What Is The Impact Of Trade Tariffs On Investment Portfolios?

What Is The Impact Of Trade Tariffs On Investment Portfolios? – The trade war between the United States and China, which appeared to be coming to an end, has suddenly intensified with the threat of new tariffs.

US President Donald Trump on Friday doubled tariffs on $200bn (£153bn) of Chinese goods and vowed to introduce new products “soon”.

What Is The Impact Of Trade Tariffs On Investment Portfolios?

The US president’s threat to raise tariffs comes amid accusations that Beijing is trying to undermine trade deals.

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The world’s two largest economies already levy billions of dollars worth of tariffs on each other’s goods.

A further escalation of trade disputes would create new uncertainties for businesses and consumers, with negative effects on the global economy.

The United States not only accuses China of stealing intellectual property, but calls on Beijing to change its economic policy to unfairly favor domestic companies through subsidies.

The US also wants China to buy more US goods to reduce its huge $419m (£321.2m) trade deficit with China.

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A trade deficit is the difference between the amount of U.S. imports from other countries and the amount of exports. Reducing inequality is a key part of Trump’s trade policy.

Last year, the United States imposed tariffs on $250 billion worth of Chinese goods. China retaliated by imposing tariffs on $110 billion worth of American goods.

Tariffs on $200 billion worth of Chinese goods were set to rise to 25% from 10% earlier this year, but the hike has been postponed.

Now Trump says the increase will take effect on Friday because progress in talks with China is “too slow.”

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It also pledged to impose a 25% tariff on an additional $325 billion in Chinese goods “in the near future.”

Since the start of the trade war, Chinese products hit by US tariffs range from machinery to motorcycles.

In the latest round, the US imposed 10% tariffs on $200 billion worth of Chinese goods, including fish, handbags, clothing and shoes.

If implemented this week, these products will be subject to tariff increases of 10% to 25%.

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China has accused the United States of starting the biggest trade war in economic history. American products are targeted, from chemicals to vegetables to whiskey.

It also strategically targeted products made in Republican districts and products that could be bought elsewhere, such as soybeans.

The trade war between the United States and China has been a source of great uncertainty for financial markets over the past year. This uncertainty is weighing on investor confidence around the world and contributing to losses.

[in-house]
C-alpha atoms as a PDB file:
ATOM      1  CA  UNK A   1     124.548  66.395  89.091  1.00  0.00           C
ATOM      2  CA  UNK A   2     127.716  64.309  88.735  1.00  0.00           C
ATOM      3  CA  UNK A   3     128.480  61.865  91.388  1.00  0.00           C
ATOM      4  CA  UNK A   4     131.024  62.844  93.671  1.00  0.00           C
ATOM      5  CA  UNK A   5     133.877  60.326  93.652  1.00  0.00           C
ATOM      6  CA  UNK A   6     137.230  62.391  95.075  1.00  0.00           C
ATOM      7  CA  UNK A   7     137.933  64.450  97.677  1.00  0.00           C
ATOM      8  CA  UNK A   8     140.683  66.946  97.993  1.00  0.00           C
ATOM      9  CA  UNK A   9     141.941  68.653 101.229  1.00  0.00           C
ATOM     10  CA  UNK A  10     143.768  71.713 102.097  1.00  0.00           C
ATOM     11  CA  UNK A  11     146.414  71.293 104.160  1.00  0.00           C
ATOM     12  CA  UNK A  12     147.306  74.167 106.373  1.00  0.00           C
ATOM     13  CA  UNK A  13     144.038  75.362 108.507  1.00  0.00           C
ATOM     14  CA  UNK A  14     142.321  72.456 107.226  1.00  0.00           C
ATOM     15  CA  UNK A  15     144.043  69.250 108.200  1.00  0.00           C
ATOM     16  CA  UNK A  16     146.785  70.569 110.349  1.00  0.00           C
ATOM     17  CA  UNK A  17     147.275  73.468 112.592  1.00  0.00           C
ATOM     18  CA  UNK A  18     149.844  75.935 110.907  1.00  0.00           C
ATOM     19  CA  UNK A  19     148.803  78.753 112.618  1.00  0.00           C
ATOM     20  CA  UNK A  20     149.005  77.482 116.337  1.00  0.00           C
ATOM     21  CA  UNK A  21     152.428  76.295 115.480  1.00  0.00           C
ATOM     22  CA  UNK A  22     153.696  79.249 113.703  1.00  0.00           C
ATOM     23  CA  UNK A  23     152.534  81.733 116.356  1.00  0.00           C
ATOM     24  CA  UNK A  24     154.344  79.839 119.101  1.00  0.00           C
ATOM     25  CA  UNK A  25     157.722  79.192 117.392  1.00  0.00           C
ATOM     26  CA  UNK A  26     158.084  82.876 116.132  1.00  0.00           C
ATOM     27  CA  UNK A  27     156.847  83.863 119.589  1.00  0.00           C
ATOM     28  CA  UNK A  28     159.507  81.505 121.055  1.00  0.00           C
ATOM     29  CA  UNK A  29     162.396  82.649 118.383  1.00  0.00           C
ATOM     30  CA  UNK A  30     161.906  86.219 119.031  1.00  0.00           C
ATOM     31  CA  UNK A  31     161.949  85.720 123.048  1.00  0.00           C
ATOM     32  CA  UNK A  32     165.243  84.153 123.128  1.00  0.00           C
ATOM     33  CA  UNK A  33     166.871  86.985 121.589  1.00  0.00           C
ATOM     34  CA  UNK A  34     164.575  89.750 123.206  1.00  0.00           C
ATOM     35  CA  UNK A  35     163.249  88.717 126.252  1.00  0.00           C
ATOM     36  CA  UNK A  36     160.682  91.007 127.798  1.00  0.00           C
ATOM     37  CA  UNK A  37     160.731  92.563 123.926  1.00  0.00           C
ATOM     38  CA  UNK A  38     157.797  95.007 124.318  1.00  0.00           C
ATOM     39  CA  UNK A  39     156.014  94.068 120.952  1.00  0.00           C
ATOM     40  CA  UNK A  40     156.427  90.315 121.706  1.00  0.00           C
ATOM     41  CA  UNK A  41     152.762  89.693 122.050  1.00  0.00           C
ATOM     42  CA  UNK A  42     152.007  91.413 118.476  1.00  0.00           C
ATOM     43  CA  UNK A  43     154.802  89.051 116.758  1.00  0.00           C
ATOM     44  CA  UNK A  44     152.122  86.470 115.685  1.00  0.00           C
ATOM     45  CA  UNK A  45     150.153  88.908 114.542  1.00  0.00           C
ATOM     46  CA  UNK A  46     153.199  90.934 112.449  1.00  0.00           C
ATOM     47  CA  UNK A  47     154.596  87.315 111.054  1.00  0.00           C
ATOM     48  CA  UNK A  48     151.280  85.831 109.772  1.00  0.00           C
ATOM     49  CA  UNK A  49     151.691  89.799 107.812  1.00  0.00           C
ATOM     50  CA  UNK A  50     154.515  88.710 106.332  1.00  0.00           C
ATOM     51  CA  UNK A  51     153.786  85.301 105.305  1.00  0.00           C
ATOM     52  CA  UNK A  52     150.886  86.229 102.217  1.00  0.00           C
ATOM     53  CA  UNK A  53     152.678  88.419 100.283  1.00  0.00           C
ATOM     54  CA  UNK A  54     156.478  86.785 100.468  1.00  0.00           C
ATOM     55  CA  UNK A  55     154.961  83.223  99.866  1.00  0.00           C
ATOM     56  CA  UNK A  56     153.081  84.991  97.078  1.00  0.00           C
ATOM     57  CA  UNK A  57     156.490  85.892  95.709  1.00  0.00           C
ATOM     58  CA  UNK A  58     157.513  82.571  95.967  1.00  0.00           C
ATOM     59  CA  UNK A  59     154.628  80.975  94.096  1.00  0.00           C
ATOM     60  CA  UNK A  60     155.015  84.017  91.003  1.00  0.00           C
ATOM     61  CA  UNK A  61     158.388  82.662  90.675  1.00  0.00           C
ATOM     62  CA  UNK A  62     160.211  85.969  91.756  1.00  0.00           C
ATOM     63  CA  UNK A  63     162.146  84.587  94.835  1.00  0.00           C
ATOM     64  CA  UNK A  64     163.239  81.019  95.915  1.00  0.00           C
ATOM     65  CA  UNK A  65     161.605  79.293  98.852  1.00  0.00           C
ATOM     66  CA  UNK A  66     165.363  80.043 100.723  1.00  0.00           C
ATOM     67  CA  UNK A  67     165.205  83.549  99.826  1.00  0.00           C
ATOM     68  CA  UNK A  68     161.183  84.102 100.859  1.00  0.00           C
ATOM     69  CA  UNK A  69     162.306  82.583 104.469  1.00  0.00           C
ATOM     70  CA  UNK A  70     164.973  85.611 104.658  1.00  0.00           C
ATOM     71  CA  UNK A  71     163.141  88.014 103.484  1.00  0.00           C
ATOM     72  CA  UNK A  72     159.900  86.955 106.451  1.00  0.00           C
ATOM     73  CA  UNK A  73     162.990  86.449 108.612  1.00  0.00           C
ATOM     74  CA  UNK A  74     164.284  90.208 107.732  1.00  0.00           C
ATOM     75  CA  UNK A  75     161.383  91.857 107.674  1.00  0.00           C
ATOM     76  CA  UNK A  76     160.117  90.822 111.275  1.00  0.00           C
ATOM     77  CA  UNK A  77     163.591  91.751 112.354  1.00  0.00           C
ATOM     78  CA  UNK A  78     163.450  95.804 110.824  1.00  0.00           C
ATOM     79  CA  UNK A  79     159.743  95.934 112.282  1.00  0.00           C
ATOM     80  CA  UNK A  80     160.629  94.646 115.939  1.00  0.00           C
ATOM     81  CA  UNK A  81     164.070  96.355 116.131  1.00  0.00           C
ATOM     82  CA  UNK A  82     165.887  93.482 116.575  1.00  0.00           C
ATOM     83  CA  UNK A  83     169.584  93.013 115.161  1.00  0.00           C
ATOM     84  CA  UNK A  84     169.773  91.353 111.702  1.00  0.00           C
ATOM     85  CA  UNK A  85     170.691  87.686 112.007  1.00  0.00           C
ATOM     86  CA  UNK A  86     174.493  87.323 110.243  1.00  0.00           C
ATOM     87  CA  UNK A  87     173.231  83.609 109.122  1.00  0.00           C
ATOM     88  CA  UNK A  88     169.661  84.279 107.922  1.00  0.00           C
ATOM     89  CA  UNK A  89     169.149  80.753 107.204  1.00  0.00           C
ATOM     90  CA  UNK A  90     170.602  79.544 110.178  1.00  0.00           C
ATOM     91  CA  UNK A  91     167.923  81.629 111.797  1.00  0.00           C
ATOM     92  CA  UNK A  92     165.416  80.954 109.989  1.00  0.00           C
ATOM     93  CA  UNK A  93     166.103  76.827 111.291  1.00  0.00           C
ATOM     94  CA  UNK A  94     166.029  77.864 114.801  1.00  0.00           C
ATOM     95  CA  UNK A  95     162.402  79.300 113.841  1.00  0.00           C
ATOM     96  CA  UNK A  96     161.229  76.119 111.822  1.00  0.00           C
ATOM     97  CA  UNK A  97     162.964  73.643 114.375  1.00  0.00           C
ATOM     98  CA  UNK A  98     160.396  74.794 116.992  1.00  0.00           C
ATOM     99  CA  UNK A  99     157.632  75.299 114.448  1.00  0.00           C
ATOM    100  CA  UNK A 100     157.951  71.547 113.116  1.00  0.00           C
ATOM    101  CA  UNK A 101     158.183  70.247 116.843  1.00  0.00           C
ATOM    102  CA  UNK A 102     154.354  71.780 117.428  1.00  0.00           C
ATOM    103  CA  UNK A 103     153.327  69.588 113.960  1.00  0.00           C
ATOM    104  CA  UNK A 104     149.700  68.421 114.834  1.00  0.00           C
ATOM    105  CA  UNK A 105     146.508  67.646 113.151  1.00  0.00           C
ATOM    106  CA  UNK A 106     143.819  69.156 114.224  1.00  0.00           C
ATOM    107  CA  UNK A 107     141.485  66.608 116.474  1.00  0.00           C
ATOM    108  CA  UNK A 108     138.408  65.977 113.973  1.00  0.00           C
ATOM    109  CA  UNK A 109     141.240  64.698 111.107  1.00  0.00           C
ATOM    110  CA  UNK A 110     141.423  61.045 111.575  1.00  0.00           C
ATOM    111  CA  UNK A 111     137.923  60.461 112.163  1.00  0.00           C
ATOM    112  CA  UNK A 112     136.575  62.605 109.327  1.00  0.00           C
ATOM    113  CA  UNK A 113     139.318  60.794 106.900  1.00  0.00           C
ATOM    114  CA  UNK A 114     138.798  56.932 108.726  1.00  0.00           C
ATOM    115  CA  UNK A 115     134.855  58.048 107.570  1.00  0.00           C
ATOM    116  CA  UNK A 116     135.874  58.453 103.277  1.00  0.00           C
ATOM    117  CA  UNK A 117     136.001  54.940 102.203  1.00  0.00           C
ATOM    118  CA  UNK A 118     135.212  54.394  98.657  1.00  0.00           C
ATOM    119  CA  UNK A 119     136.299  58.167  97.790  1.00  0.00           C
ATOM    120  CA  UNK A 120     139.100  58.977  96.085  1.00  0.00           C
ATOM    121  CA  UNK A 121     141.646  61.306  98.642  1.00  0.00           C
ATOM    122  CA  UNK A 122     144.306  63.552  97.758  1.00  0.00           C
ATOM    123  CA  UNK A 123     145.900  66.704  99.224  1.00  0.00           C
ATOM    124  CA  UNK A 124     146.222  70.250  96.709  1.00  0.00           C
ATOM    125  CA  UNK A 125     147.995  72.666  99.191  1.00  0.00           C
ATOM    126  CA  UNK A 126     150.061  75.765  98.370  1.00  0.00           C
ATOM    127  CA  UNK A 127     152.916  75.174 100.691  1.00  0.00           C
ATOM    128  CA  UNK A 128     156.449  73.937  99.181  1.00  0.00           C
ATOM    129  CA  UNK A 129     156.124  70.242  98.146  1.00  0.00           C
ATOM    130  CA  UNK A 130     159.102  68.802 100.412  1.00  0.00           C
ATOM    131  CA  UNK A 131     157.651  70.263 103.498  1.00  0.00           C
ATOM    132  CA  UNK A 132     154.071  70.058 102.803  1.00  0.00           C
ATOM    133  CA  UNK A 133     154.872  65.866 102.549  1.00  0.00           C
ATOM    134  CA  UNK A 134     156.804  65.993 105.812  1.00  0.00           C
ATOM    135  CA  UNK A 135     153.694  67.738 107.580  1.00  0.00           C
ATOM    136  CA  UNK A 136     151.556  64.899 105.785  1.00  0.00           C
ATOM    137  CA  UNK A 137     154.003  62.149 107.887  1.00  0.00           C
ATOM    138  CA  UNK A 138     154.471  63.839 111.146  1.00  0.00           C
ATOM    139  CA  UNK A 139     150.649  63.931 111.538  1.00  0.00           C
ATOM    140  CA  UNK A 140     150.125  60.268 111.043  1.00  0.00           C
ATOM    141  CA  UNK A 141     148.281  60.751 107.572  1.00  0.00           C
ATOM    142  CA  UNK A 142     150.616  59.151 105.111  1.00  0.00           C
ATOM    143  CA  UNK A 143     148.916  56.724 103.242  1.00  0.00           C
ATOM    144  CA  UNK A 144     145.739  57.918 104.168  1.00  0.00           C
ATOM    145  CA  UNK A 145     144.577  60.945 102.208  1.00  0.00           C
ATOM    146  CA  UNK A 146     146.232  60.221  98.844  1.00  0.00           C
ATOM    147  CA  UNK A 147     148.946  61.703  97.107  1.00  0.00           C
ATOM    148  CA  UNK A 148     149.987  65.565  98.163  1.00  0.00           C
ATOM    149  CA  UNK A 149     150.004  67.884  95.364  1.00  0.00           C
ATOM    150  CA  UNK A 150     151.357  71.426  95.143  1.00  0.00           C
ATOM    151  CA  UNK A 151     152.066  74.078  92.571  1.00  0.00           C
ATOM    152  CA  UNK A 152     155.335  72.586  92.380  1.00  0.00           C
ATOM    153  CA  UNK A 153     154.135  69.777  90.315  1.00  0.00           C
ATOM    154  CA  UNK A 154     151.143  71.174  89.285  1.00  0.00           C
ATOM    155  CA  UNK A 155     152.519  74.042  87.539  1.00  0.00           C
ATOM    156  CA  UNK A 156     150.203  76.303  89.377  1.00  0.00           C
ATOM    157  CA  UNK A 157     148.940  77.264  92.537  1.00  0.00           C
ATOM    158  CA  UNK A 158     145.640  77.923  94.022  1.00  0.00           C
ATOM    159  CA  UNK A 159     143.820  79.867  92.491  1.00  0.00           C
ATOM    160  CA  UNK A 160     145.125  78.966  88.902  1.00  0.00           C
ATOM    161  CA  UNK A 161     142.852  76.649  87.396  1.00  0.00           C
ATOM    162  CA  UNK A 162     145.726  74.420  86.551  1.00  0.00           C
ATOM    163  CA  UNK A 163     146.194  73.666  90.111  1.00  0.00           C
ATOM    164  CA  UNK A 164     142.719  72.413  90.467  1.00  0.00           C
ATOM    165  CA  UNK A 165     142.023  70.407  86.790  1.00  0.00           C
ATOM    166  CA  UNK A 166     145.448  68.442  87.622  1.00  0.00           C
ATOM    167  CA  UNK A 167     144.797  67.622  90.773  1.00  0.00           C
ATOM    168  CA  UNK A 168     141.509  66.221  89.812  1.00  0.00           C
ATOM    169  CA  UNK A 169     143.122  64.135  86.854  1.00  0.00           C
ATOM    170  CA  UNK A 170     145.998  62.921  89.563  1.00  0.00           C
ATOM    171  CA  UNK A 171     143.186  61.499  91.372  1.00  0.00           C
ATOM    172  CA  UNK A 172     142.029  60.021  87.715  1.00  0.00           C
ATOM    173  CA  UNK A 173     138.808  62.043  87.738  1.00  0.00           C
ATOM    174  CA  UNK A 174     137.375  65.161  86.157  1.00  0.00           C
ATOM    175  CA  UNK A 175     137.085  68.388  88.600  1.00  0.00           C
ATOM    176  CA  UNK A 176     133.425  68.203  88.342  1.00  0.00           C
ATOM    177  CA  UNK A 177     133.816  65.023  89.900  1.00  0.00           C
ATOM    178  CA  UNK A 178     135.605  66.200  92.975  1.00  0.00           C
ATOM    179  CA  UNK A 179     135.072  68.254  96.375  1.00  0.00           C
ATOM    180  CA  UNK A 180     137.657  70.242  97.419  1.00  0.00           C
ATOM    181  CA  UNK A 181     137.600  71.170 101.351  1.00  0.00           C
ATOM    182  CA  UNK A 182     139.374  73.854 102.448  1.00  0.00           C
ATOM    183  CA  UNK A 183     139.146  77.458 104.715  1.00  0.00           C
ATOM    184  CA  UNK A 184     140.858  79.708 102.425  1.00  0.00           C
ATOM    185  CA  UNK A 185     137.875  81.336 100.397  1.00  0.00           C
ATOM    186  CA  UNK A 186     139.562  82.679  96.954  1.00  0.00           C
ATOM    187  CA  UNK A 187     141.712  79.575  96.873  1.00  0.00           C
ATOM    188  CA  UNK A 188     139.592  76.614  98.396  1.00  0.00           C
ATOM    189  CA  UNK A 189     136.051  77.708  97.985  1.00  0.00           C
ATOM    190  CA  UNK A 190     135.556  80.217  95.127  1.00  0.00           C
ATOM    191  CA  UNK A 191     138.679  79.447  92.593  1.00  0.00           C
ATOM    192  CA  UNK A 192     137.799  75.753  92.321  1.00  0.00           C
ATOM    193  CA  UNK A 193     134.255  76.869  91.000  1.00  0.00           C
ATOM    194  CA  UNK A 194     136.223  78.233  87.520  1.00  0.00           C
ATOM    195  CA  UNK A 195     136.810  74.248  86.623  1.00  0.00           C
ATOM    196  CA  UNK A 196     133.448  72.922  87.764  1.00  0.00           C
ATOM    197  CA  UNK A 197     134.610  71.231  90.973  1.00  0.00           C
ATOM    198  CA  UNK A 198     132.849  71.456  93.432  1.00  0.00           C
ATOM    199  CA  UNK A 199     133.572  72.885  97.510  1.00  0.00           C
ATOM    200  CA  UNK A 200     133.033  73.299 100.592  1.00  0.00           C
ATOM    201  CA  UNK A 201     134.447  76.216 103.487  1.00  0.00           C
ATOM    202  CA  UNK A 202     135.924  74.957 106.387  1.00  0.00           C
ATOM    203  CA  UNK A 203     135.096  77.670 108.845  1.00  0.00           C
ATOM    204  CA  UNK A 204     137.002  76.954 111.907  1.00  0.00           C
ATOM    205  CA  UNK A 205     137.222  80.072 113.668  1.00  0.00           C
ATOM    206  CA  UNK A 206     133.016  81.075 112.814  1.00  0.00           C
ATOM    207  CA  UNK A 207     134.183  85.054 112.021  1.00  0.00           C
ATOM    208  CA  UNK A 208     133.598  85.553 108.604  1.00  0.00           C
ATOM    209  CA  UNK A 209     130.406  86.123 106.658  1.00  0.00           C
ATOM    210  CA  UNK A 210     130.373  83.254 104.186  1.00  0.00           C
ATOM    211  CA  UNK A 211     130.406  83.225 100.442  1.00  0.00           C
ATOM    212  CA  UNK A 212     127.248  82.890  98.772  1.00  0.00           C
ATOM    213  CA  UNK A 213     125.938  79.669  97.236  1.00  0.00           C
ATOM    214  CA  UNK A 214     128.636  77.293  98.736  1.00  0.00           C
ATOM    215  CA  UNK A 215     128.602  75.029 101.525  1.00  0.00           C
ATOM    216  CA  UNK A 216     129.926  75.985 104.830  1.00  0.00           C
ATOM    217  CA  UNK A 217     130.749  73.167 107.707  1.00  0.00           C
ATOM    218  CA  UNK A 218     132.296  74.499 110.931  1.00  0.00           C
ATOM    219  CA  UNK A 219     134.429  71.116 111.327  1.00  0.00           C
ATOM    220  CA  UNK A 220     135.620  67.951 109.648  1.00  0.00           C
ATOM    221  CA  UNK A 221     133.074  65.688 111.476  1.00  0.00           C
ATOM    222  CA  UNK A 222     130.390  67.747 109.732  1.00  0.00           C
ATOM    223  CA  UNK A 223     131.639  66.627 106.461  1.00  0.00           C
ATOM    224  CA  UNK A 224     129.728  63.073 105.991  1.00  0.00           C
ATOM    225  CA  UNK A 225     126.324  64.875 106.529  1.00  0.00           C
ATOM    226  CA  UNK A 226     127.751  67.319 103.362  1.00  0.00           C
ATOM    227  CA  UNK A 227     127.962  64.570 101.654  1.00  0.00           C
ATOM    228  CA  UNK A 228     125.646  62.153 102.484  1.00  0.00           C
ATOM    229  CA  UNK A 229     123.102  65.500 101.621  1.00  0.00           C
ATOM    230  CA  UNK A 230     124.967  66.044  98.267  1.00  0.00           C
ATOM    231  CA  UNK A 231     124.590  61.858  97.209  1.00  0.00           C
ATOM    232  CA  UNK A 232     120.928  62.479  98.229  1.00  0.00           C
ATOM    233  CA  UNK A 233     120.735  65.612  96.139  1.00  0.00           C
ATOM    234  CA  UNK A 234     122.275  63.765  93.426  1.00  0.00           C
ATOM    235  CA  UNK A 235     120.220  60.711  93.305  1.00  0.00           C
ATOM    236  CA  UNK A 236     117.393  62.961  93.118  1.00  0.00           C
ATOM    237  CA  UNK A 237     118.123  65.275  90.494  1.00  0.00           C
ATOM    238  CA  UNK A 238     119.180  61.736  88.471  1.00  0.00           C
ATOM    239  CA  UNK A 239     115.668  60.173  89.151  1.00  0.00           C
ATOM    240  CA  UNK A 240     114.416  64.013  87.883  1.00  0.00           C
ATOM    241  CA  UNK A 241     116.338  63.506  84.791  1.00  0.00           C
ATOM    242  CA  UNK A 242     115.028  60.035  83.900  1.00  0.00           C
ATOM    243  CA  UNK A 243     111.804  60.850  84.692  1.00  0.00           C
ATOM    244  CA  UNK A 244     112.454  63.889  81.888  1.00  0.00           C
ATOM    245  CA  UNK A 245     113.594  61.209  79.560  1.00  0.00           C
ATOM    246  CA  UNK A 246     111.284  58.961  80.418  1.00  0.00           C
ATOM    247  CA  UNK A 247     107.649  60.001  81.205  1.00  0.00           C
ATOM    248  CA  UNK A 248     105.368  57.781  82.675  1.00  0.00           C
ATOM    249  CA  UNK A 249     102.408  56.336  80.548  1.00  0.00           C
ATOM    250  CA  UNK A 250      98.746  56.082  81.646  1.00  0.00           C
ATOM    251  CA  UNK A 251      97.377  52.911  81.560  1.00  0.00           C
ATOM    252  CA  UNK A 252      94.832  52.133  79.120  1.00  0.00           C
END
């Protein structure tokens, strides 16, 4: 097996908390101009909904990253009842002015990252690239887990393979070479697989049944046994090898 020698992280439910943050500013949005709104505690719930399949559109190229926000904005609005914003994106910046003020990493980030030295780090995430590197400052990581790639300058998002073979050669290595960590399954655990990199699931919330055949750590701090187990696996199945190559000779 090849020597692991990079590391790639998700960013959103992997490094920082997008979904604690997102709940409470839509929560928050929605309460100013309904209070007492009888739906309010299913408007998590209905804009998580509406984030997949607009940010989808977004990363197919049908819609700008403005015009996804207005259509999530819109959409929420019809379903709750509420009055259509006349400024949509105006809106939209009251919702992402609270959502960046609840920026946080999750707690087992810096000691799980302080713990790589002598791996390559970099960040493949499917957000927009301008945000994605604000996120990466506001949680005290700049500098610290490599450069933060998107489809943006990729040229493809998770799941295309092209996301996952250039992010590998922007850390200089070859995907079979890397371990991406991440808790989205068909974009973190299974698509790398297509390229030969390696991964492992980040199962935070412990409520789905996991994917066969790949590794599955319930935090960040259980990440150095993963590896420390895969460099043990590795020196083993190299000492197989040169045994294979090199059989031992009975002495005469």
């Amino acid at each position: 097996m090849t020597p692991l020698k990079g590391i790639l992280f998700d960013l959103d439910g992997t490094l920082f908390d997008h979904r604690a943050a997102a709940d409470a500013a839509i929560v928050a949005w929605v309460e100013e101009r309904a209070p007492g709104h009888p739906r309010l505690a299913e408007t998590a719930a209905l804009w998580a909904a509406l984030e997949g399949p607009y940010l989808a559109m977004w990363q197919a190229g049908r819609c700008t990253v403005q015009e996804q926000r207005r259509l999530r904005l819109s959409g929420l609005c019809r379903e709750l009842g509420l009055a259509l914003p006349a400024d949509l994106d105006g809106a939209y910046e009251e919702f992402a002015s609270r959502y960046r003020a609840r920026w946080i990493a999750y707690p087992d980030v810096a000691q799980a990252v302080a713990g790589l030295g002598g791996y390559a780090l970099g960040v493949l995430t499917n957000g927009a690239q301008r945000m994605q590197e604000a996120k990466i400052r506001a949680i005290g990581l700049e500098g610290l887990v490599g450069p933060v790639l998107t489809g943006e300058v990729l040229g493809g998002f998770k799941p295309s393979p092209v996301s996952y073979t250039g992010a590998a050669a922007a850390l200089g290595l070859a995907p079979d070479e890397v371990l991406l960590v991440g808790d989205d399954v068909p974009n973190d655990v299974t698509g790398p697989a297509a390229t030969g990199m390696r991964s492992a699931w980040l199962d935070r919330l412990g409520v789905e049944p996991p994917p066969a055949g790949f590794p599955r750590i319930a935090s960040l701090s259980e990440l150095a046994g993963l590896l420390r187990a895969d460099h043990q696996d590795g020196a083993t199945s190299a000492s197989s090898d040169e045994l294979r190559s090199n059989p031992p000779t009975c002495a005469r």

In 2018, Hong Kong’s Hang Seng Index fell more than 13%, while the Shanghai Composite Index fell nearly 25%.

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Both indexes have recovered somewhat this year and are up 12% and 16%, respectively, so far in 2019.

By comparison, the Dow Jones Industrial Average, which fell nearly 6% in 2018, is already up 11% this year.

The yuan fell more than 5% against the dollar last year, but has largely stabilized in 2019, according to Reuters.

The International Monetary Fund (IMF) cut its global growth forecast for 2019 late last year, citing escalating trade tensions between the United States and China as contributing to a “significant slowdown in the economy.”

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Some countries may also be indirectly affected, especially those that are important trading partners or play a significant role in the supply chain of the United States and China.

The war with China is part of a series of trade wars the United States has fought with other countries over the past year.

Trump has imposed tariffs on imports from Mexico, Canada and the European Union to encourage consumers to buy American products. All of these countries retaliated with tariffs on American products. Most countries have limited natural resources and capacity to produce certain goods and services. They trade with other countries to get what their citizens need. However, exchanges do not always go smoothly between trading partners. Politics, geopolitics, competition and many other factors can make trading partners unhappy.

Tariffs are one way governments use to deal with trading partners who don’t have an agreement. A tariff is a tax that a country imposes to influence the goods and services it imports from another country, to increase its revenue, or to protect a competitive advantage.

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Tariffs are used to limit imports. Simply put, goods and services purchased in other countries will be more expensive and less attractive to domestic consumers.

An important point to understand is that tariffs affect exporting countries, as higher prices can discourage consumers from importing into those countries. But if consumers still choose imported products, the tariffs have effectively increased costs for consumers in other countries.